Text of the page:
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    Antidepressant Warnings & Teen Suicide Attempts

    Overreaction to FDA warning may have led to undertreatment of depression, experts say

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    This decrease may have left many depressed young people without appropriate treatment. That in turn may have driven an increase in suicide attempts, Lu noted. The study didn't find an increase in completed suicides for any age group.

    Coverage of the warning may have had unintended consequences, Lu said. Doctors may have been less willing to prescribe antidepressants and parents may have been fearful of letting their children take them, she said.

    The lesson, Lu said, is that the media and the FDA should strive for the right balance so potential overreactions don't occur.

    Lu noted that over time people have become less reluctant to use these drugs.

    The FDA now recommends that doctors consider both the risk of prescribing an antidepressant and the risk of not prescribing the drug. Doctors should also monitor patients for suicidal thoughts.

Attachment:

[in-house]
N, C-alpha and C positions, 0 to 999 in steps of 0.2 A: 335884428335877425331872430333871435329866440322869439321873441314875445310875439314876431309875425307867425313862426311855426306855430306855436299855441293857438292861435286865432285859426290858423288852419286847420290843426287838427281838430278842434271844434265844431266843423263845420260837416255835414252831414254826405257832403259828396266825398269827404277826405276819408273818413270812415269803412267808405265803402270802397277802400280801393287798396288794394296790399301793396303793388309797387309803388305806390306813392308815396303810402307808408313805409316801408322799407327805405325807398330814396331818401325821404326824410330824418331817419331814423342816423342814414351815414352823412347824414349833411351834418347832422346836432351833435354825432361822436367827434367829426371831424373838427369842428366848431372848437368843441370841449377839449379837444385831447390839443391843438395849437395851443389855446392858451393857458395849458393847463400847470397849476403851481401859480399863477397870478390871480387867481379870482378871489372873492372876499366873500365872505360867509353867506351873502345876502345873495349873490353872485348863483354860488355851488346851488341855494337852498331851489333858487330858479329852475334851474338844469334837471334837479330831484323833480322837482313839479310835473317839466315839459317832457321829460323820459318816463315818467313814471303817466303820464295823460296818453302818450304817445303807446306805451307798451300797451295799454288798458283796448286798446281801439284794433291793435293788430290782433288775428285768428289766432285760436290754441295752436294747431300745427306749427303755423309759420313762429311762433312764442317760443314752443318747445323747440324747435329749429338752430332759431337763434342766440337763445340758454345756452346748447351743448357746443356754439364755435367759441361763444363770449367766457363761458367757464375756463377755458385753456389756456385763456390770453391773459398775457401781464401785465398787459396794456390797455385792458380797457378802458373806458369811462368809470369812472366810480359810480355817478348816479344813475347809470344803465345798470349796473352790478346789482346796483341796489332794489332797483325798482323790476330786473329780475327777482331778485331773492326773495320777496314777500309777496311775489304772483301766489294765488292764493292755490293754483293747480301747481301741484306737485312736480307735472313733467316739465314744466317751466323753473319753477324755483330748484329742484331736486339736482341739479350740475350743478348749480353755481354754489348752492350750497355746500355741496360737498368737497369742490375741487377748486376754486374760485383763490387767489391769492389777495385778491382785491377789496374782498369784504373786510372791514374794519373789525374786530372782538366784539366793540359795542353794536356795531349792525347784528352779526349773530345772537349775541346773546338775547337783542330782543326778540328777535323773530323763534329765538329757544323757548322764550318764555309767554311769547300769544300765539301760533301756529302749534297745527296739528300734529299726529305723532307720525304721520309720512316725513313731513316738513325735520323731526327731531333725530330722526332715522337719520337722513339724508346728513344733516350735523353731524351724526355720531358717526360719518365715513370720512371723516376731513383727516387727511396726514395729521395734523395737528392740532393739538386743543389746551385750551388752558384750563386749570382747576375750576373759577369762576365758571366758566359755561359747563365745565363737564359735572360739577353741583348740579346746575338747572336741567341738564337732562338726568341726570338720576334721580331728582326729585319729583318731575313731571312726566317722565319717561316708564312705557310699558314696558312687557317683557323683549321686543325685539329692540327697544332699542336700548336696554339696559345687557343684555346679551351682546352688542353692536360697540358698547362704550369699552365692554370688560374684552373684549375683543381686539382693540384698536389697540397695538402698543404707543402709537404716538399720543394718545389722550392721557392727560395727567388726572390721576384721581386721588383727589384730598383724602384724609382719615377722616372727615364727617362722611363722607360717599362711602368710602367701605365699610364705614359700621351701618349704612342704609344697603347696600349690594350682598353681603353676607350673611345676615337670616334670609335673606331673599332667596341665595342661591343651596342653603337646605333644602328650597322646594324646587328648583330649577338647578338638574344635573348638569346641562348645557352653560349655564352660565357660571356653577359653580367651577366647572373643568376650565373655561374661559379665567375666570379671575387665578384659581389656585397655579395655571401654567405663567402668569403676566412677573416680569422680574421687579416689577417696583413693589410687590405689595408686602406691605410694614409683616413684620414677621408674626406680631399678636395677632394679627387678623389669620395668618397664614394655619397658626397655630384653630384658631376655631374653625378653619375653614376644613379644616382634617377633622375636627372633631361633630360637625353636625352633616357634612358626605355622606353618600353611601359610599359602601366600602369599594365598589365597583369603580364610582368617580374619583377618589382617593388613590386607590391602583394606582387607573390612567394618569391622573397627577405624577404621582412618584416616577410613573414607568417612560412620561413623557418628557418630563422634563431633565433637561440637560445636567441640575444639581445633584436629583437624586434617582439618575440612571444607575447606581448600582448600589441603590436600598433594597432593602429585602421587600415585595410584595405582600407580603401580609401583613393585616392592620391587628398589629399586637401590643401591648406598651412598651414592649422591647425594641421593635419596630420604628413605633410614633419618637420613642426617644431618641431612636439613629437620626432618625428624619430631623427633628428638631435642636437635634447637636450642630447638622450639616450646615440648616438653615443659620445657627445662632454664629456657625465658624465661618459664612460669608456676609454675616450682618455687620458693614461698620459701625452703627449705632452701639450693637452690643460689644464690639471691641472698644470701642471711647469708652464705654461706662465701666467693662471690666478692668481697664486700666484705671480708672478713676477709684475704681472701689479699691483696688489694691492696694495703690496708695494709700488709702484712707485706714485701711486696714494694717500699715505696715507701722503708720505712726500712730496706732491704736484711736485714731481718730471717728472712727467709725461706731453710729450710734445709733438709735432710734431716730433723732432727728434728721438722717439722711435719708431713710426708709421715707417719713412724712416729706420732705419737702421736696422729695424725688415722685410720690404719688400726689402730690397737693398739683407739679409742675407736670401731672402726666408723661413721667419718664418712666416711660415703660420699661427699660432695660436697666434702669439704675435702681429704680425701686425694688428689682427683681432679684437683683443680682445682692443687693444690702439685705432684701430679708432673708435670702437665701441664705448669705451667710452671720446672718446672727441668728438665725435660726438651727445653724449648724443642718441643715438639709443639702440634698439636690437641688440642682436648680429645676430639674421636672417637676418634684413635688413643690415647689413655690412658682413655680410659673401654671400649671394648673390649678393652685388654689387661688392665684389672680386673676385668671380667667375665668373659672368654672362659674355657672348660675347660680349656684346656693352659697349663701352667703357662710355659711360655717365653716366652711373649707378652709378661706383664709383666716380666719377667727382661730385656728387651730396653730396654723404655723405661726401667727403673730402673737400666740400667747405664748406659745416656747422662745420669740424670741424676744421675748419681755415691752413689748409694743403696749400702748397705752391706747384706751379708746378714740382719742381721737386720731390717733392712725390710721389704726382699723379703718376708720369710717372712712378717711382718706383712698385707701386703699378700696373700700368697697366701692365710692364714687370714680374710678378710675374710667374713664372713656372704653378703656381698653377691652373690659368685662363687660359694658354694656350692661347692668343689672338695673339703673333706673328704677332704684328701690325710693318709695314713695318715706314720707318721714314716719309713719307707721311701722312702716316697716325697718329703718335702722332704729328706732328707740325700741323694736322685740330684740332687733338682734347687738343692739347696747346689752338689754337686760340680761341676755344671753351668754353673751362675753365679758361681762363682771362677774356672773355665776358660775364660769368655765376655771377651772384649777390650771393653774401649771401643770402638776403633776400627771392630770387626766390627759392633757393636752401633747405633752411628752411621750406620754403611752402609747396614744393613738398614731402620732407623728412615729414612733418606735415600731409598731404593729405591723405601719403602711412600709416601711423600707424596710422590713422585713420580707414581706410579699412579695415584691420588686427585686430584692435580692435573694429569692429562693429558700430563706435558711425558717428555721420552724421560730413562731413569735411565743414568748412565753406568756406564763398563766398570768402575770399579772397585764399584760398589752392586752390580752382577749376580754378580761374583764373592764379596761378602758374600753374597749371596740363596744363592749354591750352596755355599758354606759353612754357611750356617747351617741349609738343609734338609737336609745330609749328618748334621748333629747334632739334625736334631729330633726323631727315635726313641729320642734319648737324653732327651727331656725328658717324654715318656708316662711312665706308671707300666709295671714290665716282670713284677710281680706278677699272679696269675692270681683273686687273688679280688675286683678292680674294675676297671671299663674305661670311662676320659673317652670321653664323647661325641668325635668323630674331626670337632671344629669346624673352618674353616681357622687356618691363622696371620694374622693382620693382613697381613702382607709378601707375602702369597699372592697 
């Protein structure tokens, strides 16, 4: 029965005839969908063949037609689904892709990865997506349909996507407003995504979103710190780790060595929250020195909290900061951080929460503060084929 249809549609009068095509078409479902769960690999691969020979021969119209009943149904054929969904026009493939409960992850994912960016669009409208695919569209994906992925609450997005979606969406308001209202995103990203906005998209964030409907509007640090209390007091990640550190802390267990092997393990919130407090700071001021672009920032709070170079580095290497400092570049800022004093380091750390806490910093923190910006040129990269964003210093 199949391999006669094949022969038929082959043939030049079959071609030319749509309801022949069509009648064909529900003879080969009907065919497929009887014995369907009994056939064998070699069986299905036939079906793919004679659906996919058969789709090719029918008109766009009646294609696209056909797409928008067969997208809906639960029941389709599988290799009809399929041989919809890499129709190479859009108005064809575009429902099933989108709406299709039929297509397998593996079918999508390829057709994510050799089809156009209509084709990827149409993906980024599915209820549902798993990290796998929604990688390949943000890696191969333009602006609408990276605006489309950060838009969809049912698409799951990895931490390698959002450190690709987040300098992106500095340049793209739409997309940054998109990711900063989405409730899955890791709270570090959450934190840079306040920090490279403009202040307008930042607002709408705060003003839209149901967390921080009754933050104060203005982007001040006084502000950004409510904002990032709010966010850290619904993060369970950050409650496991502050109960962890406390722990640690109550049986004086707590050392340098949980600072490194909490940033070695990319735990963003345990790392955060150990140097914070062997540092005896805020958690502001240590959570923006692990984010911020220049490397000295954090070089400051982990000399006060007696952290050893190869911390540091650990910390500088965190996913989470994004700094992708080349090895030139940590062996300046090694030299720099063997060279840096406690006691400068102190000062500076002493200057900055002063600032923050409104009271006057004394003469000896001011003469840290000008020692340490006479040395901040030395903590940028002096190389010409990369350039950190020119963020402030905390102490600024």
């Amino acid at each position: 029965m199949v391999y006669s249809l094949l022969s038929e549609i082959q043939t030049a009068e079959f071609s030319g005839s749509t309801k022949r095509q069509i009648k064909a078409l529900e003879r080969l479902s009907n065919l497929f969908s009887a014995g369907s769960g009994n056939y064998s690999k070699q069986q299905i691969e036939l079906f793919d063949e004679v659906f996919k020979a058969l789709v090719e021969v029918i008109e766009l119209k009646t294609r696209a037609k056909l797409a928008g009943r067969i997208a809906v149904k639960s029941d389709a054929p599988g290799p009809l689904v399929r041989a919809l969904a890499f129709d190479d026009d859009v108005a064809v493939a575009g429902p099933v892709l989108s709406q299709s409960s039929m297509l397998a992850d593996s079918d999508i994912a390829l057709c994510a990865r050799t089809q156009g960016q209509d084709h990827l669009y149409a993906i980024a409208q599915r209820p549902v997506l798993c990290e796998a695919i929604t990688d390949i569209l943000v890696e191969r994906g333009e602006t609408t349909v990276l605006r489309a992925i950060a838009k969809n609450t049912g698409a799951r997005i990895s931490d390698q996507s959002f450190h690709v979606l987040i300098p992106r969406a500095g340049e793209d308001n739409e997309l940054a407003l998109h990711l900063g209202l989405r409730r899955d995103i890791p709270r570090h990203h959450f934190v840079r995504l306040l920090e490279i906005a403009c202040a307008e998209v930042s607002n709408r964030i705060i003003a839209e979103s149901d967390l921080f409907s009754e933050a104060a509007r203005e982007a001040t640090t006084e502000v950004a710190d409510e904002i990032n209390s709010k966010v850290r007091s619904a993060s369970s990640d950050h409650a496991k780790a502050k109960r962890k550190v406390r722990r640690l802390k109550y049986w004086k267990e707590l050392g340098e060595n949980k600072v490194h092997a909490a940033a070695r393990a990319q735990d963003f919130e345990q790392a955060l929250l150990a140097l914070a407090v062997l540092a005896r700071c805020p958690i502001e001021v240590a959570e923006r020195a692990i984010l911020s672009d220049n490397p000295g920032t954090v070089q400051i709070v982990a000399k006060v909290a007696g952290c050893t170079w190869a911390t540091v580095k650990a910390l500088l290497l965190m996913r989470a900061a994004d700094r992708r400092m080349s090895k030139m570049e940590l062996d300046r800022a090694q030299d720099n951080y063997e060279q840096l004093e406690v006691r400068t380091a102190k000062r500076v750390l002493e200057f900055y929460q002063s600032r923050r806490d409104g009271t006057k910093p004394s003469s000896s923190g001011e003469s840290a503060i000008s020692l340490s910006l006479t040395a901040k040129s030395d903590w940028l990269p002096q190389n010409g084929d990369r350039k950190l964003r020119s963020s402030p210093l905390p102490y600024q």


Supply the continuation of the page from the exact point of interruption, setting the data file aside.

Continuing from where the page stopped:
Undertreating depression is worse than the slight increase in suicidal thoughts antidepressants may cause, Lu said. "It's also a reminder for doctors to weigh the risk of a drug with the risk of not treating or undertreating the condition," she said.

    For the study, Lu and colleagues used the Mental Health Research Network to collect medical claims data from 11 U.S. health plans from 2000 to 2010. This database includes records for 1.1 million teens, 1.4 million young adults and 5 million adults.

    To measure suicide attempts, the researchers used records of overdose with mind-altering drugs, such as marijuana, amphetamines, tranquilizers and Ecstasy.

    They found that suicide attempts rose 21.7 percent among teens and 33.7 percent among young adults.

    The report was published June 18 in BMJ online.

    Tony Tang, an adjunct professor in the department of psychology at Northwestern University in Evanston, Ill., said, "The article addresses a possible blind spot in the thinking of the general public."

    Although some antidepressants might increase suicidal thoughts, they also prevent some suicides just by alleviating depression, he said.

    "It is fashionable to believe the worst about everything not natural or organic. In this atmosphere, perhaps the general public has overlooked the suicide prevention benefits of antidepressants," Tang said.

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